PB: Yes  I  do.  The  LA-­based  firm  4  Entertainment  oversees  both  and,  my  speaking  engagements, licensing  of  songs,  radio   strategy,  marketing,  our  national  tour  and  with  lawyer Gary  Watson,  negotiations  with   studios,  producers,  distributors,  etc.  Gary  handles all intellectual  property  and   contracts.    To  date,  I’ve  handled  most  of  our  social  media though  as  we  gear  up  for  the   album  release,  I  will  have  less  time  to  do  that myself.

Q6:  Can  you  tell  us  a  little  about  your  social  media  strategy  for  promoting  your music:  Do  you   use  an  agency  or  do  it  all  yourself?  Can  you  tell  us  about growing your  Twitter  following  to   over  12K?    

PB: My  social  media  strategy  comes  from  business  and  life  experience,  what  I’ve read,   what  I’ve  seen  others  do  and  honestly,  trial  and  error.    I’ve  led  and  lead  a life  that   translates  into  extensive  Facebook  and  LinkedIn  networks.    My ReverbNation  network   is  strong  and  global  and  we  have  a  few  thousand  folks  on the  band’s  email  list.    Let  me   add,  Tor  Dietrichson,  our  percussionist,  has  an independent  but  complementary  fan   base.    All  of  this  feeds  into  Twitter.

I  have  strong  name  recognition  among   organizations  or  institutions  I’m  associated or  have  been  associated  with  -­-­  military   brats,  veterans,  lawyers,  Starbucks,  Dell Computer  Corporation,  UC  Berkeley,  Johns   Hopkins  University,  KEXP, Obama  Campaign,  American  Red  Cross,  etc.  -­-­  and  they  are   all  on  Twitter!

I  have  almost  as  many  band  followers  in  California  as Washington  State  and  the biggest  age  category  is  25-­35  -­-­ heavy  Twitter  users.  On  the  flip  side,  I  have   relatively  few  -­-­ less  than  600  -­-­  YouTube  subscribers.  For  the  band,  I’d  swap 5000  Twitter followers  for 5000 more  YouTube  subscribers any day.  I boost posts about  shows  and  other  topics  I  think followers  will  find  interesting or might inspire new fans  -­-­  for example,  a  live recording of  a  song or new  song.  I  try  to   stay relevant with posting without crossing the line  into “spamming.”  I don’t always get it right.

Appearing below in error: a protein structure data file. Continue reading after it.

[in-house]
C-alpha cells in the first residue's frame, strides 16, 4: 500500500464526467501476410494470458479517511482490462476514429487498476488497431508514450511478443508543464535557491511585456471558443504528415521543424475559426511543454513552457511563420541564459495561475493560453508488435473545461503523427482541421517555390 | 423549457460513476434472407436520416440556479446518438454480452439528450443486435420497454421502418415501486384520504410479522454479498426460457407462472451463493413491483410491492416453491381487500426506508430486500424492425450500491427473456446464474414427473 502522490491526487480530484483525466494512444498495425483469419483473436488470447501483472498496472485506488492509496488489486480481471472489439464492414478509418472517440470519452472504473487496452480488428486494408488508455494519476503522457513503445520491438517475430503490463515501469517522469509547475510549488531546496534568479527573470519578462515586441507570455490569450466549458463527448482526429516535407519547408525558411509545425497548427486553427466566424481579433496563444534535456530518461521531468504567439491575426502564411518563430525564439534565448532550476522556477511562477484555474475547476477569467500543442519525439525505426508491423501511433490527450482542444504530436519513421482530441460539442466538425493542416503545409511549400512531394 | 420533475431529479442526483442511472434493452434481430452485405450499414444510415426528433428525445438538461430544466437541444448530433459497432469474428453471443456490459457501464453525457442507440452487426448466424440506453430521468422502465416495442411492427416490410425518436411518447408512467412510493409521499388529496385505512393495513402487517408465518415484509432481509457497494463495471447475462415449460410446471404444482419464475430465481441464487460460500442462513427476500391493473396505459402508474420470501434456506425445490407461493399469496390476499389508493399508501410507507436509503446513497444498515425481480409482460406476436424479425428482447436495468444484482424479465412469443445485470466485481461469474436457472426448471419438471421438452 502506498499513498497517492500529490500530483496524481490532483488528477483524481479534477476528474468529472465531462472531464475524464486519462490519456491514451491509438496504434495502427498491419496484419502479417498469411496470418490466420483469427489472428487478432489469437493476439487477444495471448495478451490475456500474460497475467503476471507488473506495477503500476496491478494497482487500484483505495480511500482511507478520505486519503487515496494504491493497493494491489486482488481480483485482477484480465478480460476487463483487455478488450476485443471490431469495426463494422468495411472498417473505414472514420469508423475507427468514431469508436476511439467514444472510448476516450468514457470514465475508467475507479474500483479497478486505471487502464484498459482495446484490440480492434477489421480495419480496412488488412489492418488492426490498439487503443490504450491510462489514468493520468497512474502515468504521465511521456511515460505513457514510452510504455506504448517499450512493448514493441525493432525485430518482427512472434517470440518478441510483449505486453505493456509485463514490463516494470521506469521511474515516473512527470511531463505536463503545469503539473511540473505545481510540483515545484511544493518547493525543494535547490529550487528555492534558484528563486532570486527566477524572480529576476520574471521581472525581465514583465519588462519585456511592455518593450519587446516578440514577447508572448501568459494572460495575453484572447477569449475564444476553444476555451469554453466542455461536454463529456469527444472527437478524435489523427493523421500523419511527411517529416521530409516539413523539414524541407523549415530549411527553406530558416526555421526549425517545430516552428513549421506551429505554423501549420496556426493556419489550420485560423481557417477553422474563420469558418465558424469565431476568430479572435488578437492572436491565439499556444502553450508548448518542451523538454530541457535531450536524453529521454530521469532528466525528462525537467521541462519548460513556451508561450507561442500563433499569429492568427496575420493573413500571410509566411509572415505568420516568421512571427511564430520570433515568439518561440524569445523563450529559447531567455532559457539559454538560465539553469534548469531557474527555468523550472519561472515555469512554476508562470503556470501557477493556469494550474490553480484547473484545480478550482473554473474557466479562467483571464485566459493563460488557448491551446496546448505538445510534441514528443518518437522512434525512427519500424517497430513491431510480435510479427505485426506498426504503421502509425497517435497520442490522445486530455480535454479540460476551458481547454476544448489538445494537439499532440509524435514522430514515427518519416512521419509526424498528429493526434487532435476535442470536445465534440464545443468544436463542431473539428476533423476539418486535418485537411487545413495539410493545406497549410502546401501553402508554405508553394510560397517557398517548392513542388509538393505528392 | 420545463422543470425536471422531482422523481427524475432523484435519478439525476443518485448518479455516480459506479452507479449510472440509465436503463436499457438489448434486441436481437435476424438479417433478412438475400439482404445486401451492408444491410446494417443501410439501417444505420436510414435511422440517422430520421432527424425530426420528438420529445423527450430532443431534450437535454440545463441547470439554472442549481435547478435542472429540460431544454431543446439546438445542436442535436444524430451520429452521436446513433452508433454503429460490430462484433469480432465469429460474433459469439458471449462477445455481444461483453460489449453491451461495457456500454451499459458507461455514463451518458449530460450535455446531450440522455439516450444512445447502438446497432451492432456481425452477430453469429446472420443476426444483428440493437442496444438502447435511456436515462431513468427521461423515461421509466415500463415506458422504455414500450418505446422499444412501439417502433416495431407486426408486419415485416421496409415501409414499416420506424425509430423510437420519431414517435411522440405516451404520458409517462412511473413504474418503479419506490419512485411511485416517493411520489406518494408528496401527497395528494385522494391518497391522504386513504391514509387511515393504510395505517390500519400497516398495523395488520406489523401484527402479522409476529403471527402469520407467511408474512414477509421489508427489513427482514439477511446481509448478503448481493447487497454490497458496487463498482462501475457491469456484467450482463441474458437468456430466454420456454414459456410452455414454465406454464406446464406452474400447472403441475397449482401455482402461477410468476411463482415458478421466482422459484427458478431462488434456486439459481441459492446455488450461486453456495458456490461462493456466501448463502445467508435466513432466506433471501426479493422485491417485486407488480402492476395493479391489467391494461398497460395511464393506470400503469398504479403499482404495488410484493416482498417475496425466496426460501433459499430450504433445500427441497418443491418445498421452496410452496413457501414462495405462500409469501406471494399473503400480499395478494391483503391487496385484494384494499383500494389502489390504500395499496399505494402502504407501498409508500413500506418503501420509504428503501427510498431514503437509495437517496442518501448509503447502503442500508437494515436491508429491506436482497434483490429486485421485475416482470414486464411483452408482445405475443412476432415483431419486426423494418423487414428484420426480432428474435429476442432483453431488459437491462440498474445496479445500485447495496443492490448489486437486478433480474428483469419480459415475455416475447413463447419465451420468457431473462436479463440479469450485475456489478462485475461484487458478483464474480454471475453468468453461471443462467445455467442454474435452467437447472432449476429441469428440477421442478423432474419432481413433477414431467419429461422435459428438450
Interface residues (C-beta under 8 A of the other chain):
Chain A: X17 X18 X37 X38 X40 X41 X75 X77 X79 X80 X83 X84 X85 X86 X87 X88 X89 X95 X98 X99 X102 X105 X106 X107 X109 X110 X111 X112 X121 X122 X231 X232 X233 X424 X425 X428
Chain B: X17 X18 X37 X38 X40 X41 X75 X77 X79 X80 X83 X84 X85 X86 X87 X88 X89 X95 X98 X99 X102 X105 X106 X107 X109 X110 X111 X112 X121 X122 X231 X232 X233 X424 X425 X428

Q7:  Can  you  talk  a  little  about  your  NARAS  membership  and  any  other  music-­related   organizations  you  belong  to,  why  you  chose  to  join  and  the  benefits  you see  to  your  career  in   music?  

PB: Veteran  songwriter  Sue  Ennis  encouraged  me  to  apply  for NARAS  membership after   the  band  released  our  first  album “A  Buddha  State  of  Mind”  in  2010,  with mostly original  music and  modest  commercial  success.  Sue  was  an  instructor  in UW’s  2005   Songwriters  Certificate  Program  that  I  took  and we  kept  in  touch.  I attended  the   Grammys  in  2012  and lobbied  Congress  on  behalf  of  NARAS  in  2013. I  have  also voted   in  every  Grammys  since  becoming  a  member  in  late 2010.  In addition  to  NARAS,  I’ve   served  on  the  KEXP advisory  board  or  board  for  7  years, sit  on  the  President’s   Committee  for  the  Arts  and  the  Humanities,  on  Peabody Conservatory’s  National   Advisory  Board  and  School  of  Rock’s board.

Paula Boggs In Classroom

These  activities  collectively  bring  me  great  personal  and  professional  satisfaction.   Through  NARAS,  I’ve  met  music  people  I  would  not  otherwise  have  known  and there’s   no  greater  joy  than  playing  a  small  role  in  helping  a  giant  talent  like Esperanza   Spalding  get  named  “Best  New  Artist”  over  artists  better  known.  In addition  to  being   board  secretary,  as  co-­chair  of  KEXP’s  NEW  HOME  Campaign, I’m  raising  funds  and   helping  make  the  case  KEXP  is  more  than  a  radio  station  -­-­ it’s  one  of  the  best  cultural   ambassadors  for  our  city,  state  and  region.  On  the President’s  Committee  I  get  to  help   shape  the  national  conversation  in  support  of music  in  our  public  schools.